“When I look around at my colleagues at Johnson & Johnson, so many of the people who are driving change on sustainability topics just also happen to be women. I think it has a lot to do with gender equity and equality at the company,” Decker said. “Prior to Johnson & Johnson, and I've been here 20 years, I worked at a Fortune 10 technology company in a field sales oﬃce with about 150 people — and I was basically the only woman. At Johnson & Johnson, I think we're up at like 55-60 percent women; sometimes I look around the room and I kind of feel bad for that one guy in the meeting!”
“Over the years I've nearly always worked in citizenship and sustainability, and nearly all my clients have been women; so, I take that as one data point — there are a lot of powerful women in sustainability roles,” said Hannah Peters – EVP of Corporate Reputation & Brand Purpose at WE Communications. “But I'm sitting here today as a leader in no small part because of the people who believed in me even when I didn't believe in myself, who were role models for me. I'm looking at one right now,” she said, gesturing to a nearby table. “Virginie Helias — chief sustainability oﬃcer at Procter & Gamble. She has inspired me a lot — I've watched her onstage so many times and today, she's here watching me; and for me, that's what women's leadership is all about — inspiring the women around you and continuing to show up for them.”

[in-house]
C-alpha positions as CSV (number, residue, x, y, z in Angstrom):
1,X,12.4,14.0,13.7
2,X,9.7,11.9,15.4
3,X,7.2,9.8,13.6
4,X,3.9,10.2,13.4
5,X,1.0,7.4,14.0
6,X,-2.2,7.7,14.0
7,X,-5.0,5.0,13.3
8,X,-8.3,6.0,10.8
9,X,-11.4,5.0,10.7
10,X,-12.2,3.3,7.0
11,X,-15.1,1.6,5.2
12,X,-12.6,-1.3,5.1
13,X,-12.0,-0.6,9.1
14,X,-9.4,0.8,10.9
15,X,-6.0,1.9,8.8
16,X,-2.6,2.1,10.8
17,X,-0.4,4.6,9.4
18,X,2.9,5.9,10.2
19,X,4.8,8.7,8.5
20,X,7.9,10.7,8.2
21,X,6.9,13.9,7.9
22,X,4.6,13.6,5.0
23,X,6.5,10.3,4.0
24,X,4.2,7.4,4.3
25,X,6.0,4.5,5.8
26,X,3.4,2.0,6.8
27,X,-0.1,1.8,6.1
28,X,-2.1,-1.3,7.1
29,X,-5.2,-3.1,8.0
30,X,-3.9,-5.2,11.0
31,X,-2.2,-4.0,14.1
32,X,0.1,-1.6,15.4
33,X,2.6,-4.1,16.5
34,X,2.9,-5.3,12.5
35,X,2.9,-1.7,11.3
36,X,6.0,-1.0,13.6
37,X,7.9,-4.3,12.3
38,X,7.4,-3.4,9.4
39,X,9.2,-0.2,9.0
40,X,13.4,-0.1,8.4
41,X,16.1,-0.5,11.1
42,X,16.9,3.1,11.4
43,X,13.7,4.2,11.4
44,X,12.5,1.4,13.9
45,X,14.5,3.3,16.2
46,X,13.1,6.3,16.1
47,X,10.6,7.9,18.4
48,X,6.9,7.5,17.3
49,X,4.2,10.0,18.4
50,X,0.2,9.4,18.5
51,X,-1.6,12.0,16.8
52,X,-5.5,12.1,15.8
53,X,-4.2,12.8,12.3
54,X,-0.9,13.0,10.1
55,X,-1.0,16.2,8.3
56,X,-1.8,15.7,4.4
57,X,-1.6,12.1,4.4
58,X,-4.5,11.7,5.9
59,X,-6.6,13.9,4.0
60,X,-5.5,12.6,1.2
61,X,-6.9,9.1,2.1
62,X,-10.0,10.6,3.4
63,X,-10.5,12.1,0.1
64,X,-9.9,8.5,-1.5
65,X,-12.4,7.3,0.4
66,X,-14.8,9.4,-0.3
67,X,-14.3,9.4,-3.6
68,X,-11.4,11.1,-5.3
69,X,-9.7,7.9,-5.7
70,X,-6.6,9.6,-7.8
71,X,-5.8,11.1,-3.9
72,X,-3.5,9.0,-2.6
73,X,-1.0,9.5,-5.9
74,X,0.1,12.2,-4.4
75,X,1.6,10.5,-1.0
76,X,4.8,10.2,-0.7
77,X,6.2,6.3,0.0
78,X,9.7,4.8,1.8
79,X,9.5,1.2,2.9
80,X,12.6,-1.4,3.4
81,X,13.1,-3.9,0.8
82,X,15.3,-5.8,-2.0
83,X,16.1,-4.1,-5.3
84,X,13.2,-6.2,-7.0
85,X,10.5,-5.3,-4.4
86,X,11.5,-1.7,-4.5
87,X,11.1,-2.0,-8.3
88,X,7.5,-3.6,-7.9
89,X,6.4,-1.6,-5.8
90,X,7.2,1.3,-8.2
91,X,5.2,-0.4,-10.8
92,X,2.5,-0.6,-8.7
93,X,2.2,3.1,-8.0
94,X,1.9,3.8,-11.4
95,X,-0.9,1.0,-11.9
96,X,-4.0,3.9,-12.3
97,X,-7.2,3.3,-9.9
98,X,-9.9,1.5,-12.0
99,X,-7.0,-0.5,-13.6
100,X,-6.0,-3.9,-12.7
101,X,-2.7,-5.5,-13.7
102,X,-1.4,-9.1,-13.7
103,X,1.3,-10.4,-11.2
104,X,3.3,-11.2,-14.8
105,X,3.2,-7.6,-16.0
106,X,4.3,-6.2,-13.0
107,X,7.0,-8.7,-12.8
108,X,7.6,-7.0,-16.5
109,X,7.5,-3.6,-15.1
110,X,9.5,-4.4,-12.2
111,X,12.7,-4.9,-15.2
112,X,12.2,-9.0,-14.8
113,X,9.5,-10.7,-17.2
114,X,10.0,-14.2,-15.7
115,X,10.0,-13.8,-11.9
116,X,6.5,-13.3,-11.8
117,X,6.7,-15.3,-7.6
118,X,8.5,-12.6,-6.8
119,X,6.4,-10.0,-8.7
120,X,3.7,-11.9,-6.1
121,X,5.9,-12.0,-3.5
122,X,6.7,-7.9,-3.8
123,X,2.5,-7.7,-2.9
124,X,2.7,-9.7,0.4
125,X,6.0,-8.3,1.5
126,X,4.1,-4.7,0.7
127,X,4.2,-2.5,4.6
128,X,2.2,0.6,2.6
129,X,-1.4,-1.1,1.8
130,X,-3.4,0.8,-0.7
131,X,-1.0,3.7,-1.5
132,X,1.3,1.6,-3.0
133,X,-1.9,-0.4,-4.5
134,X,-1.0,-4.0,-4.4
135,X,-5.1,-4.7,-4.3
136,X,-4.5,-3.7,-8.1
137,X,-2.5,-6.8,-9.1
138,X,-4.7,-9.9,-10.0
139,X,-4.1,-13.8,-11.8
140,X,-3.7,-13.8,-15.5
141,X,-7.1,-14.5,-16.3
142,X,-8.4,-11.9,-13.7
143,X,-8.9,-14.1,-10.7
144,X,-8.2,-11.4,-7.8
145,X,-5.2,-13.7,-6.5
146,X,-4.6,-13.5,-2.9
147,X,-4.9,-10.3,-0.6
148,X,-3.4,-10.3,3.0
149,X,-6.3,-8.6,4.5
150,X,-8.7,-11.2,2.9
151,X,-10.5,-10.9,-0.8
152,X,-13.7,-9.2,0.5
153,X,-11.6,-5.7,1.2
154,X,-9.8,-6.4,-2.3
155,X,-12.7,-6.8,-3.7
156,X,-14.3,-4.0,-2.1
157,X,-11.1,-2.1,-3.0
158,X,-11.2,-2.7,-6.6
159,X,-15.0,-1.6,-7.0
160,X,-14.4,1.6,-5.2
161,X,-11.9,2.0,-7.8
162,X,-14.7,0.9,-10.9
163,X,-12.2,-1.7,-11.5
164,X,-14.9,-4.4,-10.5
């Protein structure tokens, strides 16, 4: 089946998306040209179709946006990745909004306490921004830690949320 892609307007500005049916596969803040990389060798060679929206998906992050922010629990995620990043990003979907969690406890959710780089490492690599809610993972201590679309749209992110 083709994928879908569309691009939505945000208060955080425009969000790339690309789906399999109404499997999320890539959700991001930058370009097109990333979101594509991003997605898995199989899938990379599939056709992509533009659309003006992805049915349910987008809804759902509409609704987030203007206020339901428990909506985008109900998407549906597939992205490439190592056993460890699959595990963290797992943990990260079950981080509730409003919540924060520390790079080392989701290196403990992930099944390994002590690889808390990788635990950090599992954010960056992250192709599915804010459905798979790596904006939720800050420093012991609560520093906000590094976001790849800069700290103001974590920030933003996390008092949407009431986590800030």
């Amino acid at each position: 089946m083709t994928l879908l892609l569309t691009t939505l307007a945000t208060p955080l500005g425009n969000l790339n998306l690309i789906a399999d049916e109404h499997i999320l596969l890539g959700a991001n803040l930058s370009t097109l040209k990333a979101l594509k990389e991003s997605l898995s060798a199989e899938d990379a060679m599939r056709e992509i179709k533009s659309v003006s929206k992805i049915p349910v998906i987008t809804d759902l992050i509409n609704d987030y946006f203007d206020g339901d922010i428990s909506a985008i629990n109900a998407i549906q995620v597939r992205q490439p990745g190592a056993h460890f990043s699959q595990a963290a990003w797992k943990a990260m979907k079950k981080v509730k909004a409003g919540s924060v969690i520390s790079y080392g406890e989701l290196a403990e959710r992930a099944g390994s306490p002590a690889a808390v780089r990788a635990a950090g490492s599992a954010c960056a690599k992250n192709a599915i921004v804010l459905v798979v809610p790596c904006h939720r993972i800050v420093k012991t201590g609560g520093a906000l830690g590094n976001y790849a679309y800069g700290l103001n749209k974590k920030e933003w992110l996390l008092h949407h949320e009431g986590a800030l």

Aside from stereotypically feminine traits such as altruism, empathy and self-awareness, Migita asked the panel to dig deeper on what’s different about female leadership. As an example, Decker recounted a companywide employee-engagement initiative.